The /usr/sbin folder has lots more Kerberos code from security updates, plus Samba commands, a tcpdump revision from Security Update 2004-09-07, the revised CUPS dæmon from Security Update 2004-09-30, and a revised disk arbitration dæmon to go along with the similar private framework. It also has older security update fixes for IPSec, DNS lookups, and even a revised installer commandline tool to go with the revised Installer application (though not, oddly enough, a revised Installer private framework). Subfolders inside /etc have revised files for Open Directory services and the Xinet dæmon.

Installation Notes

Oddly enough, Security Update 2004-10-27 is not included in Mac OS X 10.3.6—you need to install it separately if Software Update offered it to you. It’s one of the least consequential security updates ever and only affects systems with Apple Remote Desktop client version 1.2 installed. If it’s not there, the installer politely tells you that you can’t install the update.

As for installing OS X 10.3.6, a “patch” version, available to some Mac OS X 10.3.5 users via Software Update, contains only differences between the 10.3.5 and 10.3.6 versions of files changed in the update, and may be as small as 14MB. The downloadable installers contain full versions of all the updated files and are substantially larger—34MB for the “delta” update you can install only over Mac OS X 10.3.5, and 92MB for the “combo” update you can install over any version of Mac OS X 10.3.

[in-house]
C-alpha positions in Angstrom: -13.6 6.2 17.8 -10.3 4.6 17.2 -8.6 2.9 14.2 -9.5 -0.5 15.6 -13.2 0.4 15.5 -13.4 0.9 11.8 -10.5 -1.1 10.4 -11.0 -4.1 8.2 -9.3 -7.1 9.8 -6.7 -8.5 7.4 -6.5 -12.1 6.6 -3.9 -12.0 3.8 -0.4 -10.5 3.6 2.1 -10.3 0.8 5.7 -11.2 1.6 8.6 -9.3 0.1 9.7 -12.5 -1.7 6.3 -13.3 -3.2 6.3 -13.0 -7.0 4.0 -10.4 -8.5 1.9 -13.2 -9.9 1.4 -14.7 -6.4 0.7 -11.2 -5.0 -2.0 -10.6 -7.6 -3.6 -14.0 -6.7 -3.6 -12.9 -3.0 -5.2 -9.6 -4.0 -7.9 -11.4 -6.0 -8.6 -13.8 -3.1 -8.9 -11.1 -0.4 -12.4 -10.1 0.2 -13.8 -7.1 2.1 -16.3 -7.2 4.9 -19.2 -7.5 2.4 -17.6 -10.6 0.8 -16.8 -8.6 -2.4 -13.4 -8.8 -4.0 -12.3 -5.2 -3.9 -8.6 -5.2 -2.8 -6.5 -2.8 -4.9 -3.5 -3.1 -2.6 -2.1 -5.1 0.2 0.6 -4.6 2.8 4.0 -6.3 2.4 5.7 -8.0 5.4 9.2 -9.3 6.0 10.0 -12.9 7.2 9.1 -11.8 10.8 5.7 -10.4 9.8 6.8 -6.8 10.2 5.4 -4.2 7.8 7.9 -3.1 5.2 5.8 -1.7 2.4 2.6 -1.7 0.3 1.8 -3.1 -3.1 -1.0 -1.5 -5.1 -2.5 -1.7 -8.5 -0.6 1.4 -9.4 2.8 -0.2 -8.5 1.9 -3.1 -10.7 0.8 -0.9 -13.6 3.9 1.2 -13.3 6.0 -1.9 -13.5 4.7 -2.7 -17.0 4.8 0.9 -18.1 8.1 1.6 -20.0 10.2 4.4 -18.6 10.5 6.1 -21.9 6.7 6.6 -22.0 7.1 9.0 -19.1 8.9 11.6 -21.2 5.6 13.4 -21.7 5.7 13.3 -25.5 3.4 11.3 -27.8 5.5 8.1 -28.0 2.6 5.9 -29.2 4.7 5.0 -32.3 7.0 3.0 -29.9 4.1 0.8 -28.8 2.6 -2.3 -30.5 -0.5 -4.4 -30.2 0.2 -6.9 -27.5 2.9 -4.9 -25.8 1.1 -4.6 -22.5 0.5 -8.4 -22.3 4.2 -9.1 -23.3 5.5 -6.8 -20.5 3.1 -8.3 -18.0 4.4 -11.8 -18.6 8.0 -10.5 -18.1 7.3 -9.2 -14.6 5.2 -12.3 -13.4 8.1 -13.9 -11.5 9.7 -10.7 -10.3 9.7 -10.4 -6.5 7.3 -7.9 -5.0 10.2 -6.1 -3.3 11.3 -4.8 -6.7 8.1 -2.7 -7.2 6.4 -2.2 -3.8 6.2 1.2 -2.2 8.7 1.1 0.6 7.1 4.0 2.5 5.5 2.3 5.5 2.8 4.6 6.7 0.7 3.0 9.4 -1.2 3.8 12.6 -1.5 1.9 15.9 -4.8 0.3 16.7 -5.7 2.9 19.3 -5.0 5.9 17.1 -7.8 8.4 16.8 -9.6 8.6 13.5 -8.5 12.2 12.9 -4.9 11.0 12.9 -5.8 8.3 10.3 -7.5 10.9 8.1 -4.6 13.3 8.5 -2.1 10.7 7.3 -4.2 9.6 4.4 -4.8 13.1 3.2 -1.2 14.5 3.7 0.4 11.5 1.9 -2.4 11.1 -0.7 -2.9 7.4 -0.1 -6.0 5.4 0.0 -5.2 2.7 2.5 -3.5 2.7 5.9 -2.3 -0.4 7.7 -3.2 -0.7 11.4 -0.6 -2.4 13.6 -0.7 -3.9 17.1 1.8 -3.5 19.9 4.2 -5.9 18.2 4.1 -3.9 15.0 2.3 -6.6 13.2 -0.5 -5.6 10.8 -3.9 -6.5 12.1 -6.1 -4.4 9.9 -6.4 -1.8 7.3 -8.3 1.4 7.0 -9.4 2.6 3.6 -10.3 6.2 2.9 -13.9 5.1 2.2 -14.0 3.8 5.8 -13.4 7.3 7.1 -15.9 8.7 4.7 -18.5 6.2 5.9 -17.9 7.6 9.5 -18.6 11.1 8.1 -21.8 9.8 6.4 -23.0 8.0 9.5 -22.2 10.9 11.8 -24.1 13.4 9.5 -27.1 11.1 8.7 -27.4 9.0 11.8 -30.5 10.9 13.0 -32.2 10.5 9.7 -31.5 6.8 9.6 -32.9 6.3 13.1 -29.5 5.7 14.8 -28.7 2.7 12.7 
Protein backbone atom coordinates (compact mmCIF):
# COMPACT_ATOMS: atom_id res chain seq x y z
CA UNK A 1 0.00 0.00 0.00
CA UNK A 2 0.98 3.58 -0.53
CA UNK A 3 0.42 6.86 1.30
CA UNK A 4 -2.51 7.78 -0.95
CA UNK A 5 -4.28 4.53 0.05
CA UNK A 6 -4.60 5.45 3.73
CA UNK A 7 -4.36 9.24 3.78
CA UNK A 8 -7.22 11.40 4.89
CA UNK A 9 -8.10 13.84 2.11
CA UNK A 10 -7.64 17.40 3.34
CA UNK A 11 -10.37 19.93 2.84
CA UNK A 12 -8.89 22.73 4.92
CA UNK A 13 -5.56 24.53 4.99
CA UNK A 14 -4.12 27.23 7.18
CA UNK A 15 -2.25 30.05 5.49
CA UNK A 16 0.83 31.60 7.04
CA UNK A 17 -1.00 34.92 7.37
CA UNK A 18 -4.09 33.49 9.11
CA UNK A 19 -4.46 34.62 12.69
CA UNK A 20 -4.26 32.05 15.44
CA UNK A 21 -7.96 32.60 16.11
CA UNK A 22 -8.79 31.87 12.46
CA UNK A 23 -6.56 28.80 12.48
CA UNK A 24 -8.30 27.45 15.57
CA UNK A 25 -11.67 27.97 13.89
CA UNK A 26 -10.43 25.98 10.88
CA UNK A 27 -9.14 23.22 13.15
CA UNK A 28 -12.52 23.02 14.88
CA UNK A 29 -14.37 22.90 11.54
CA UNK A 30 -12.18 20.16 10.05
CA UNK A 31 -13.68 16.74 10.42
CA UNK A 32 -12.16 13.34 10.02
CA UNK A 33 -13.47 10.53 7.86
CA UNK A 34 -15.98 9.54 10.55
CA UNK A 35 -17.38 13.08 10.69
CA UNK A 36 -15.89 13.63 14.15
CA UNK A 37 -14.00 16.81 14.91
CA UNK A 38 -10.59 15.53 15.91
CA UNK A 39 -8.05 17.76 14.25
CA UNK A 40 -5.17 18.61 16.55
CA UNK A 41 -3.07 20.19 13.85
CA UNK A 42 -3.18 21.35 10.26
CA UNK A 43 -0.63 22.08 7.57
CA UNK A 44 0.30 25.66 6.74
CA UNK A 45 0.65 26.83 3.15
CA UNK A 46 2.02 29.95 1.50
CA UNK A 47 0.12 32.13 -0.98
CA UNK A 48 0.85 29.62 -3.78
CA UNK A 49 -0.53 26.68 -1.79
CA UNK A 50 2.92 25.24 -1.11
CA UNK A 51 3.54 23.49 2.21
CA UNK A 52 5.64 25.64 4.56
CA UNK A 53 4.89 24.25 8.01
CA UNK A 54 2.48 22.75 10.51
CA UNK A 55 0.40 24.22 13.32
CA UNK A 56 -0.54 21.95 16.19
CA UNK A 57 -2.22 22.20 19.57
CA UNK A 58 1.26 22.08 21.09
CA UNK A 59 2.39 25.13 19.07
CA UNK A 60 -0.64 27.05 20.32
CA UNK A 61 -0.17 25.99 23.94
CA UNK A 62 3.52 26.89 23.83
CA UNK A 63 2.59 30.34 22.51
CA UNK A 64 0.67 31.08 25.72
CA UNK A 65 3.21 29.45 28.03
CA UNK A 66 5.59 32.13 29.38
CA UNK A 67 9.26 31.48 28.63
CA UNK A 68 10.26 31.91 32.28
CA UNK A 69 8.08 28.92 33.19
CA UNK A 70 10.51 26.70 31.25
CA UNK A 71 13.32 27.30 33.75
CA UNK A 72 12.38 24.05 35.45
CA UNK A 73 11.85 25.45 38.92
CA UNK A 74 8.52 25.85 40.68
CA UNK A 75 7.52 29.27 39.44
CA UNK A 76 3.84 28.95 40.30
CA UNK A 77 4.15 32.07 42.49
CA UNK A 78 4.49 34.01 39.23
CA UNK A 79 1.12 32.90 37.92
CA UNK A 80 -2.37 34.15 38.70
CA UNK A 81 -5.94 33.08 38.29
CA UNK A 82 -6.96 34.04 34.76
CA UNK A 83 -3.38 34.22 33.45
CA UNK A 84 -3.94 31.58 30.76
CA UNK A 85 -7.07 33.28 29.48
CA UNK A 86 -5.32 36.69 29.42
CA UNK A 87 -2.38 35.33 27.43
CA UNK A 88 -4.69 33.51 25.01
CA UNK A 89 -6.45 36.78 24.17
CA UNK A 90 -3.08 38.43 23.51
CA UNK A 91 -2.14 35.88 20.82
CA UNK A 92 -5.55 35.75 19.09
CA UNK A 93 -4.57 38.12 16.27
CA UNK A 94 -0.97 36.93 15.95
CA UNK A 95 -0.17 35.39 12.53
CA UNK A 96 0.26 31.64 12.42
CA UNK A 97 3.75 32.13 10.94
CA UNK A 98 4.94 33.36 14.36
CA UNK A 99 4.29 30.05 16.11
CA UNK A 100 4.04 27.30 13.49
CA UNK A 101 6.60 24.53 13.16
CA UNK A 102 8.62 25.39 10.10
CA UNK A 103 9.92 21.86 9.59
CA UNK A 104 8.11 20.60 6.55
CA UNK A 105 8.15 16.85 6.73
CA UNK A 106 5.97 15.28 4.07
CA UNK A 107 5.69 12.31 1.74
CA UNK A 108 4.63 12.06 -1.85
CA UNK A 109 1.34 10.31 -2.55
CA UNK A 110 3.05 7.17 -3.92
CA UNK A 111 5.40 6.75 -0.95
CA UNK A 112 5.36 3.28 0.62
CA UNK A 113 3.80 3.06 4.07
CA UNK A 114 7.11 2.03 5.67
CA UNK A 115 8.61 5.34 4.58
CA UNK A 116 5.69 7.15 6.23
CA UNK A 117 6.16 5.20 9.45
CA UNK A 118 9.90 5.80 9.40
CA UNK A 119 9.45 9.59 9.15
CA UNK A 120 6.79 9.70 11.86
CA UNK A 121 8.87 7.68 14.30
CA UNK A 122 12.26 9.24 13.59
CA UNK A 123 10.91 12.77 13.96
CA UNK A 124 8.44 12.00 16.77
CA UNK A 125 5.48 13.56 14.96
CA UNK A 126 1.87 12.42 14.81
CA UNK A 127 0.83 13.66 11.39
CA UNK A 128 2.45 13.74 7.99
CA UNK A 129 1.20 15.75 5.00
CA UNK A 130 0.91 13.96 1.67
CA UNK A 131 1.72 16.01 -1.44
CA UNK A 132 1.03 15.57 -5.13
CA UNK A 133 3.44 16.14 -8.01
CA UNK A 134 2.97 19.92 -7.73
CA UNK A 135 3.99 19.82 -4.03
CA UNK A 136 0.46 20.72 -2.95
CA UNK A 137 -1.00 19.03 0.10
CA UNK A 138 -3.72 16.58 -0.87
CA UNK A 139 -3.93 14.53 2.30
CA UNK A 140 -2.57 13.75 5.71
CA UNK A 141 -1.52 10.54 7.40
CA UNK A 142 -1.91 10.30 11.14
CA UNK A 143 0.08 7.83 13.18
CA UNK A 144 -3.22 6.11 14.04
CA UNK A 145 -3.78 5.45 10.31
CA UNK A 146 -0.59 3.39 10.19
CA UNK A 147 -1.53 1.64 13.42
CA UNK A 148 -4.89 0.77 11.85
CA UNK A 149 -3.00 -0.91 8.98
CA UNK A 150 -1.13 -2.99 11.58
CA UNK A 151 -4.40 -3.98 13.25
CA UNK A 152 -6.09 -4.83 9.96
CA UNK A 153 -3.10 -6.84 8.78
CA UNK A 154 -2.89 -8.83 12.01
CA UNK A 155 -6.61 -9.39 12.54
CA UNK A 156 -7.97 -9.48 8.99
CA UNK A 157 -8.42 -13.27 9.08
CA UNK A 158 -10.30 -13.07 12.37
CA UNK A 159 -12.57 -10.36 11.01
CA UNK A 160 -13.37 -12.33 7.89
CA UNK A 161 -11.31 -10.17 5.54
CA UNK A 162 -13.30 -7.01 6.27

Some people should use the combo updater even if offered a delta or patch updater. If you have changed any of the files that belong to the OS, or especially if you’ve replaced any Mac OS X 10.3.5 files with their counterparts from an older version of Mac OS X 10.3, you should use the combo updater. Otherwise, you could wind up with some files from older versions that you installed manually that don’t work with Mac OS X 10.3.6. You can either restore the original versions of all the files you tinkered with, or run the combo updater instead of another one.